Sometime back at PM Power Consulting, we were talking about adoption of the Scrum framework for non-technical areas such as Sales, Marketing, Finance etc. Our predominant experience has been in consulting for Agile transformation in software organizations. So, we were naturally curious about how using Scrum would feel like in other domains. Of course, Scrum in non-technical areas has been talked about for a while but I am not sure how the adoption rate compares with software product development – not as much is my guess. There is a lot of material available on the topic with Jeff Sutherland championing the cause – his stance being that almost every human endeavour can benefit from Scrum adoption, the key benefit being getting done twice as much work as you previously did. Refer: http://labs.openviewpartners.com/scrum-for-non-technical-teams/#.WM4N0W997IV

Around the time of the above discussion, on the personal front, I was getting some much-needed improvements done for our home through service providers. The four service teams and their work were:

  • Team 1: minor building repairs (team of four)
  • Team 2: painting house – exterior & interior (team of 6-8)
  • Team 3: carpentry work for repairing doors and windows (team of two)
  • Team 4: electrical fixtures such as some new lamps & ceiling fans (team of two)

Each team had its own supervisors and I was, by default, not only the customer but the overall project manager to make sure integration of the work done by the four teams covering inter-dependencies etc. Many of you may have faced such a situation in personal life – a layman performing the integrator role not knowing much about any of the specialist domains! On top of it, I had to manage the expectations of another key stakeholder – my tenants: a young working couple with a small baby and elderly parents who wanted much of the work in their area done over weekends so that they could be there to shield their elders from undue stress.

With much dancing around, I was somehow able to manage the situation. But it got me thinking (albeit after the fact), whether using Scrum for the entire 4-week “release” could have resulted in reduced involvement / stress for me, better “user experience” etc. Here are some thoughts…

I believe the key benefits of using Scrum in this case would have been better user experience and less rework through better communication and collaboration especially between Team 2 (painting) and Team 3 (carpentry). I realize now that Team 2 did not really know what Team 3 was going to do. Team 3, while being broadly aware of the work of Team 2 (painting), had no idea of the sequence of Team 2’s work. This caused schedule glitches at times and some friction between the two teams. For example, Team 3 would want to do some repair work on a window only to find that Team 2 had just painted it. Team 3 would then have to wait or do something else till the paint dried. After Team 3 did the work, Team 2 any way had to again touch up the wooden surfaces. After the first few days of such mishaps, the painters and the carpenters sort of learnt to coordinate with each other by themselves and not look up to me for direction & resolving conflicts. In hindsight, I (as “Product Owner”) should have conducted a sort of release planning with the two teams so that the big picture was clear to both right up front.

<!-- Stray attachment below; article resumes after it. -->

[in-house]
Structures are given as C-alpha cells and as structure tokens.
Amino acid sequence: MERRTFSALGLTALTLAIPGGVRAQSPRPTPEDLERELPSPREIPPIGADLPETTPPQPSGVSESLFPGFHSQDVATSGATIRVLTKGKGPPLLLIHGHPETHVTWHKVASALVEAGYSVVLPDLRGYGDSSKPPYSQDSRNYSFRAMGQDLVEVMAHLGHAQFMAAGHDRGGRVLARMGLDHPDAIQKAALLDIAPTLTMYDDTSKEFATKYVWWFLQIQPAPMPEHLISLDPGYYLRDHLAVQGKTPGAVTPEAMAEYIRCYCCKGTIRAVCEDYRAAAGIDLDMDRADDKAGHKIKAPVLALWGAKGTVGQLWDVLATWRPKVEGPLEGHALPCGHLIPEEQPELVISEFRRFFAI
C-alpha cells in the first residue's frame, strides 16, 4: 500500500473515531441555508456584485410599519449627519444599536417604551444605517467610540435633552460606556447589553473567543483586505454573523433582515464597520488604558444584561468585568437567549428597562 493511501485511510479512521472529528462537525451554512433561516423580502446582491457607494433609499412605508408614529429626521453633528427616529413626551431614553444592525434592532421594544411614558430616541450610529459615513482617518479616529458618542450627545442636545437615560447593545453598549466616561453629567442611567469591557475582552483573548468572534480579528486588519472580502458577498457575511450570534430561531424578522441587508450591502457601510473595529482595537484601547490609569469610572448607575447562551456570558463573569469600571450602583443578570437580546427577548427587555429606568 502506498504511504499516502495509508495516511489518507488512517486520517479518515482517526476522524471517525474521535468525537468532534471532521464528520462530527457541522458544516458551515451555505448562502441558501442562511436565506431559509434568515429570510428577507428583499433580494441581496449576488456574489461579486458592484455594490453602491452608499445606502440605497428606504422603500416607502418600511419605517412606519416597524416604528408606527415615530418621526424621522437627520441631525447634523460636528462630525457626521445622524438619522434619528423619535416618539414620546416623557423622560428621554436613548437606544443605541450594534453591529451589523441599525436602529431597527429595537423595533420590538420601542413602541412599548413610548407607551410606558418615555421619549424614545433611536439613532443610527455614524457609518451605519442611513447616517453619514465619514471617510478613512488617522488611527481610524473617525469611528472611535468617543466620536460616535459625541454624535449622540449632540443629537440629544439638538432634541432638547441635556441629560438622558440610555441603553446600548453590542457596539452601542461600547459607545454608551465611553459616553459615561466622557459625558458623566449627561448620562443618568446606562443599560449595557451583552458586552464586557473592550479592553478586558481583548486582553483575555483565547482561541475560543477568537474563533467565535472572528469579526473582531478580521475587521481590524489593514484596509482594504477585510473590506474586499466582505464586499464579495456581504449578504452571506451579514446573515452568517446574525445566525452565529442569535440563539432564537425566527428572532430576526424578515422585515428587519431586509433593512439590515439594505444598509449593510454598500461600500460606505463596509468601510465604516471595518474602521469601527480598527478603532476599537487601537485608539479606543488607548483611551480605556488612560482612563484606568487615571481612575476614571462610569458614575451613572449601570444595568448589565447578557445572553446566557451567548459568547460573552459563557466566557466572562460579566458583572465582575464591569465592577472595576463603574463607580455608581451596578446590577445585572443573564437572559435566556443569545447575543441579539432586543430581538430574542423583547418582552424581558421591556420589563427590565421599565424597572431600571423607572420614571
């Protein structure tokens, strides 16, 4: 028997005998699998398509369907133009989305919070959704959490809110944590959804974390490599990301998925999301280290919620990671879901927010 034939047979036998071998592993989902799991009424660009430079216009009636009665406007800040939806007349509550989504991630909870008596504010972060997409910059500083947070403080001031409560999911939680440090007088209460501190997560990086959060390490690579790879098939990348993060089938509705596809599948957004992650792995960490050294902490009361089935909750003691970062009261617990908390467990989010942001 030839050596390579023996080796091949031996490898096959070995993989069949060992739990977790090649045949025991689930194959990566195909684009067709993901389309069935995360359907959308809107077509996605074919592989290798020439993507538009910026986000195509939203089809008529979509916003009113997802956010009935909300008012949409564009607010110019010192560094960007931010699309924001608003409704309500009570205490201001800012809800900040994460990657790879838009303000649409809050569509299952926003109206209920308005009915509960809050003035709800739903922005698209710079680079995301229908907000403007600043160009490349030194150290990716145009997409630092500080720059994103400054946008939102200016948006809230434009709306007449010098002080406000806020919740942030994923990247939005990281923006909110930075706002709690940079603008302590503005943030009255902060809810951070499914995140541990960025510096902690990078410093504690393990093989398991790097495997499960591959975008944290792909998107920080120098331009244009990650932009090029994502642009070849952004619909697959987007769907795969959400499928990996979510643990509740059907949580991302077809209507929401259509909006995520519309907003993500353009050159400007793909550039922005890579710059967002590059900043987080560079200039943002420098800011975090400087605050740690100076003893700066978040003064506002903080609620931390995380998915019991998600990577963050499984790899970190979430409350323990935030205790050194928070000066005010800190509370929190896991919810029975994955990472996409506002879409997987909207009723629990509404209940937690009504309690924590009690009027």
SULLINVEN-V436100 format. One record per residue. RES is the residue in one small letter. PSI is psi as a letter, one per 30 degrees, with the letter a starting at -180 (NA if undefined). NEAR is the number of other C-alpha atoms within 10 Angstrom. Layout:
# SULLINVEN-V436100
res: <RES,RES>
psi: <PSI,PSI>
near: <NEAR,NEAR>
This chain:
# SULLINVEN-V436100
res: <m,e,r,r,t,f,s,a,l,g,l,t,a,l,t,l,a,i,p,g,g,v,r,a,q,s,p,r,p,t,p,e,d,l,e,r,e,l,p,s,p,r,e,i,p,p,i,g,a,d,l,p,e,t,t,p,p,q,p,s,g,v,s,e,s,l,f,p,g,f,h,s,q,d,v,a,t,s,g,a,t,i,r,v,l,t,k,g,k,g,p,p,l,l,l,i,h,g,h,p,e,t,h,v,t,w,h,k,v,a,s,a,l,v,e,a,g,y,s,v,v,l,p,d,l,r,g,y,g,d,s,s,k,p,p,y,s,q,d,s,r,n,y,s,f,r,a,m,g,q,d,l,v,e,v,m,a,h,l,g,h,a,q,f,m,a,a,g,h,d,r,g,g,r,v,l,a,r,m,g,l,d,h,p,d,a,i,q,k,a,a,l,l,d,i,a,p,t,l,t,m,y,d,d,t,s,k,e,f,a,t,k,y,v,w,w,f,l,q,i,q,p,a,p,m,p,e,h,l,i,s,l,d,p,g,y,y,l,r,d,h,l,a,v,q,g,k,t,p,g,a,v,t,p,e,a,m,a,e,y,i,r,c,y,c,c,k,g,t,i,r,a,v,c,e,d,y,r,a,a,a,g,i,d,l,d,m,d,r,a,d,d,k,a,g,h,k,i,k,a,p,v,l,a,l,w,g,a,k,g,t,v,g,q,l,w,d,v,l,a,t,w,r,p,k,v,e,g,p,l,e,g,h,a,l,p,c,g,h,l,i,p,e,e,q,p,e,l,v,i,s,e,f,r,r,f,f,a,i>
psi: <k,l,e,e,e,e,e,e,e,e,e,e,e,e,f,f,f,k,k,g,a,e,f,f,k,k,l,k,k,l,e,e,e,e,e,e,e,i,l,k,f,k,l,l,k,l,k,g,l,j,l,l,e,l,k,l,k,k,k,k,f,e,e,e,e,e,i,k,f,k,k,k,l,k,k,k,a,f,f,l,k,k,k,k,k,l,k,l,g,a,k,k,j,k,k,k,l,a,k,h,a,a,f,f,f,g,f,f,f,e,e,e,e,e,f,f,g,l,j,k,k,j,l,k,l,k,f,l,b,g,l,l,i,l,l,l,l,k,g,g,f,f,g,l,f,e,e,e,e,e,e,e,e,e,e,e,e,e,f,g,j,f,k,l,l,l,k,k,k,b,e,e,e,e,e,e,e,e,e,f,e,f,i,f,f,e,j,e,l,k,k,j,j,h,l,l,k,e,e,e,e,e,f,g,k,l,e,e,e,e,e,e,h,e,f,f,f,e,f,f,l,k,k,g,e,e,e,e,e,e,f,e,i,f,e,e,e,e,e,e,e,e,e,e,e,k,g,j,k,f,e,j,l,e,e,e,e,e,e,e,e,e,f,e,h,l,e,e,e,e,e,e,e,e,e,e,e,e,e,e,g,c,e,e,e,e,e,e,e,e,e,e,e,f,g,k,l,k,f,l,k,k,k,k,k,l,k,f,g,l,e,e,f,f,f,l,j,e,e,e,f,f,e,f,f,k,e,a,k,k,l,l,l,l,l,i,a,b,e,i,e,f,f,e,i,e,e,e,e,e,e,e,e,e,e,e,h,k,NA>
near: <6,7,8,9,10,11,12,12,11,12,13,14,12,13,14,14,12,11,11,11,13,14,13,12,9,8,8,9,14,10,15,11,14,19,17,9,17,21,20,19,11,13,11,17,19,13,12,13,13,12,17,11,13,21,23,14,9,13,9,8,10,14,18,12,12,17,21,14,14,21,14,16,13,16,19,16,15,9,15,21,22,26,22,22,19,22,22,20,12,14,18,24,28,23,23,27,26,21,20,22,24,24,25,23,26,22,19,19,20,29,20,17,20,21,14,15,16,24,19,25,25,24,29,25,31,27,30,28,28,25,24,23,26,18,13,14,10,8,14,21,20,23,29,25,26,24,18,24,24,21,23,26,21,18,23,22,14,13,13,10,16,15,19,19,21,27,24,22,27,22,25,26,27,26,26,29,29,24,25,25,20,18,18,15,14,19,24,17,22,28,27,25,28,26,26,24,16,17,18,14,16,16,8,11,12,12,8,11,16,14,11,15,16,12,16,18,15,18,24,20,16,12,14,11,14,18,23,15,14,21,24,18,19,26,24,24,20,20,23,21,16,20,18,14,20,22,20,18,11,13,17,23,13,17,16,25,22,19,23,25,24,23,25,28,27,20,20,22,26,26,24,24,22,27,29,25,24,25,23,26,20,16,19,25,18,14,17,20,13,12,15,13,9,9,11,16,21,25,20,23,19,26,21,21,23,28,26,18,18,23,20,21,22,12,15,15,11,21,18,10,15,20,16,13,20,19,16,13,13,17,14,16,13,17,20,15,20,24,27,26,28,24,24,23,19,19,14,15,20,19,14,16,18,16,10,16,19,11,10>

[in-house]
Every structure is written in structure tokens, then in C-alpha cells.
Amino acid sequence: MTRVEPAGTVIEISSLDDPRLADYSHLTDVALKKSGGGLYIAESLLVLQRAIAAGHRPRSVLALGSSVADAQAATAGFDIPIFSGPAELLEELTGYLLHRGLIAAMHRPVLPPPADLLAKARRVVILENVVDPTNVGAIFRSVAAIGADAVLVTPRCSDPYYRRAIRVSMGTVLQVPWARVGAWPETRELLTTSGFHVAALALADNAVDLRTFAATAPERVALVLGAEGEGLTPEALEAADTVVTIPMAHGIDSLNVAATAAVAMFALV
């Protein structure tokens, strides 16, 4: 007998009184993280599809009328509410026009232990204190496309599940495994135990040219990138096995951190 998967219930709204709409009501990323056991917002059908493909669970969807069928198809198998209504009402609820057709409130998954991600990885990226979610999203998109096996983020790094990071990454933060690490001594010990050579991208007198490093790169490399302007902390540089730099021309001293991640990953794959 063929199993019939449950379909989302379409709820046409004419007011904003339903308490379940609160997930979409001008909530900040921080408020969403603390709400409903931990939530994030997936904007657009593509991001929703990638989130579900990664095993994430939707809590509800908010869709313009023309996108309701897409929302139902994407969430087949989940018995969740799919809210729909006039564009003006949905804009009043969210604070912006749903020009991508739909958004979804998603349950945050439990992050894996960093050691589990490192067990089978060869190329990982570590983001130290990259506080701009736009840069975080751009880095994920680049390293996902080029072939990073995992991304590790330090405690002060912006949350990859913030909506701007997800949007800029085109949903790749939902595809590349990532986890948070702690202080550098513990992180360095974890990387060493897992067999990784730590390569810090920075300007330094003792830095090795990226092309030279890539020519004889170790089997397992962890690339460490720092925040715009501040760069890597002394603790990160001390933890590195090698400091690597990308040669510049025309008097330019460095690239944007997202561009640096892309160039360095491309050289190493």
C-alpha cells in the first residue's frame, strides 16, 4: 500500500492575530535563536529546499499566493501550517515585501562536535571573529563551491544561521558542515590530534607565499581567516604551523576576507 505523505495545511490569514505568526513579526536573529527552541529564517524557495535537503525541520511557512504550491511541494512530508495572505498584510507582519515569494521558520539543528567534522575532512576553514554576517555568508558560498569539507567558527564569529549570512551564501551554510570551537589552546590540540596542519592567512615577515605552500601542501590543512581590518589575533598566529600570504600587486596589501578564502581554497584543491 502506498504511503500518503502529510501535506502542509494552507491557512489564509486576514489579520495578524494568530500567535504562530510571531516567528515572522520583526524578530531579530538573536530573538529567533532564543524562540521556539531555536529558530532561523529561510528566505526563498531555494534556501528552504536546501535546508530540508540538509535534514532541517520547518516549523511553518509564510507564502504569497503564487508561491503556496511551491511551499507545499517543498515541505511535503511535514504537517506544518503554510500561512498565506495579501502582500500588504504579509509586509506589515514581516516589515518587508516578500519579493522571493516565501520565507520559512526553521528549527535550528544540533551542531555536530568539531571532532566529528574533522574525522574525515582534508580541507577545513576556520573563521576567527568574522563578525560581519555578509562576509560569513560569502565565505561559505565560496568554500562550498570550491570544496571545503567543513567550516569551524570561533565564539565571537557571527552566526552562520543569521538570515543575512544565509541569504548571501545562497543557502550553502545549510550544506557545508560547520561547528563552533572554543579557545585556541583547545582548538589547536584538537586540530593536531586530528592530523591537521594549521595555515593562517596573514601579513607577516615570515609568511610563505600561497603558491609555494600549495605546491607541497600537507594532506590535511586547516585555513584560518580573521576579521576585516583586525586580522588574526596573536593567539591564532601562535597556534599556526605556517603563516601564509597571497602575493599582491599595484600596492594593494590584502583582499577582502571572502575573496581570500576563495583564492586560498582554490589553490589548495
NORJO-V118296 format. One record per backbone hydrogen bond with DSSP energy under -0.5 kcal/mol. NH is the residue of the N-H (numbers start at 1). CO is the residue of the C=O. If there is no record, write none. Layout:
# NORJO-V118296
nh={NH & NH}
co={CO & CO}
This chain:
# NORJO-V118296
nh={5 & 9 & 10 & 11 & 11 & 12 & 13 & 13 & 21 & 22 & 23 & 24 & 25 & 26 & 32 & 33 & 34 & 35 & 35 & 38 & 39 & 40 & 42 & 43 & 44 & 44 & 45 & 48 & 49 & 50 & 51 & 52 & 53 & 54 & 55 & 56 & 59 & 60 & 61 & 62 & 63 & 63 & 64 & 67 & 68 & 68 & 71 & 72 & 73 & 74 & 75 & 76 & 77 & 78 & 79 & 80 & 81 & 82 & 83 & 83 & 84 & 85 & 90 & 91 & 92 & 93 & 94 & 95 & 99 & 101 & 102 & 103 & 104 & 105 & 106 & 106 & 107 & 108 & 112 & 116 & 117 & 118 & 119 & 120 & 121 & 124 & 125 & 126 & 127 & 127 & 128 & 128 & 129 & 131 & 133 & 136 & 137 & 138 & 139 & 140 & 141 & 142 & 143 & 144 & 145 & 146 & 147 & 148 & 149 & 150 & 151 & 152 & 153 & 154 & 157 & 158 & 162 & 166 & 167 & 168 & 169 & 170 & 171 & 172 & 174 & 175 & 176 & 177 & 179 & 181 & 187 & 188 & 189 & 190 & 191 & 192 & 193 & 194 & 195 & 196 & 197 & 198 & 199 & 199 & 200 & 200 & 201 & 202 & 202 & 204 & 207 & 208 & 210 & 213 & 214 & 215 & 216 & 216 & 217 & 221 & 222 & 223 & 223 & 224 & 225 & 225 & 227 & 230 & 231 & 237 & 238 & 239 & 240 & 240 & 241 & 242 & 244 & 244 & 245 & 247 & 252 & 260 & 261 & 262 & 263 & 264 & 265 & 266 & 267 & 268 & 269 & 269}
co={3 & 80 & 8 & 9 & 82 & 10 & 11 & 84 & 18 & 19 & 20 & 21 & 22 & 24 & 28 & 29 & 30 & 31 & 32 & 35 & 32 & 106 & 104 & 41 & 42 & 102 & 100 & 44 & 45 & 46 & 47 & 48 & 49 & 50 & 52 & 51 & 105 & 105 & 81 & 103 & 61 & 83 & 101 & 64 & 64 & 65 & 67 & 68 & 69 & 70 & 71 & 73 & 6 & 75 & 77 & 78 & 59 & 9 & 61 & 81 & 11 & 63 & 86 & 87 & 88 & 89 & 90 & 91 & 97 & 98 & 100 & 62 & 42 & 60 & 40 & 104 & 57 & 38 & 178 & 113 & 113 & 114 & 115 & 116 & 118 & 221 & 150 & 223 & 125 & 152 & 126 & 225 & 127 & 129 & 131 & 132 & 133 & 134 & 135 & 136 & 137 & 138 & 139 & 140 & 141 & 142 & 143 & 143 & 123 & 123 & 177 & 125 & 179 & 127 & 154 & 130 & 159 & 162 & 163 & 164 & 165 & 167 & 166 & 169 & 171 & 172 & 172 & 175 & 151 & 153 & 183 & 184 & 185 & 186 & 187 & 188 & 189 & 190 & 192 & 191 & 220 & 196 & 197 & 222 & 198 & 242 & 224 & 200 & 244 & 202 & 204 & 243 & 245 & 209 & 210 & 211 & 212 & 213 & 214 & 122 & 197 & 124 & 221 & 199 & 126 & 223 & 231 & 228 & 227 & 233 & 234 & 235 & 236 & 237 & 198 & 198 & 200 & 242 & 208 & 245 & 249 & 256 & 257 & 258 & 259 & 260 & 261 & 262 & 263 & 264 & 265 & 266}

Another aspect I found interesting was that although each team had one lead (supervisor), I did not find team members going often to him for doubts or instructions. Each team member seemed to know what he was supposed to do in various parts of the house and just got on with it. Occasionally, during the day, the supervisor would shout out the team member names and got the status shouted back by the team member wherever they were in the house. So, everyone knew what everyone else was doing! How is that for high visibility with no fancy tools?! Perhaps the team members had worked together on several engagements enabling a smooth operational flow.

With the “release” duration itself being just four weeks, it felt like every day was an iteration. Although every iteration did not deliver a usable deliverable for me, after a few iterations I could get something usable – such as a bedroom complete with interior painting and carpentry work done.

When the Team 2 (painting) team members went for lunch, I used to see them having a post-lunch huddle in the park in front of our house – sort of a Daily Scrum (not stand-up, though!) going over the day’s work so far and plan for the next day. I only wish they had included the Team 3 (Carpentry) team also in their huddle!

So, I wonder how things would have turned out differently if there was a Scrum Master (one of the supervisors could have played this role) for the release to enable communication and collaboration right from the start with release planning etc. But would Scrum have enabled getting twice the work done or getting the same work done in half the time? I do not think so and I certainly would not have wanted it faster. After all, the two teams were keen to finish as fast as possible and collect their fees while I would have preferred a gentler pace. So, in this situation, the case for Agile is for better customer / stakeholder experience and not for the usually touted benefit of getting things done faster! And of course, Scrum would have fostered a better overall working environment for the team contributing to less rework & better quality.

One more thing – including Team 1 (minor building repairs) and Team 4 (electrical fixtures) as part of Scrum would have not had much impact / benefit as their work was quite independent of other teams and they were the very first and the very last pieces of work on the “product”.

As always, we look forward to hearing your perspectives on Scrum in non-software contexts. Thank you!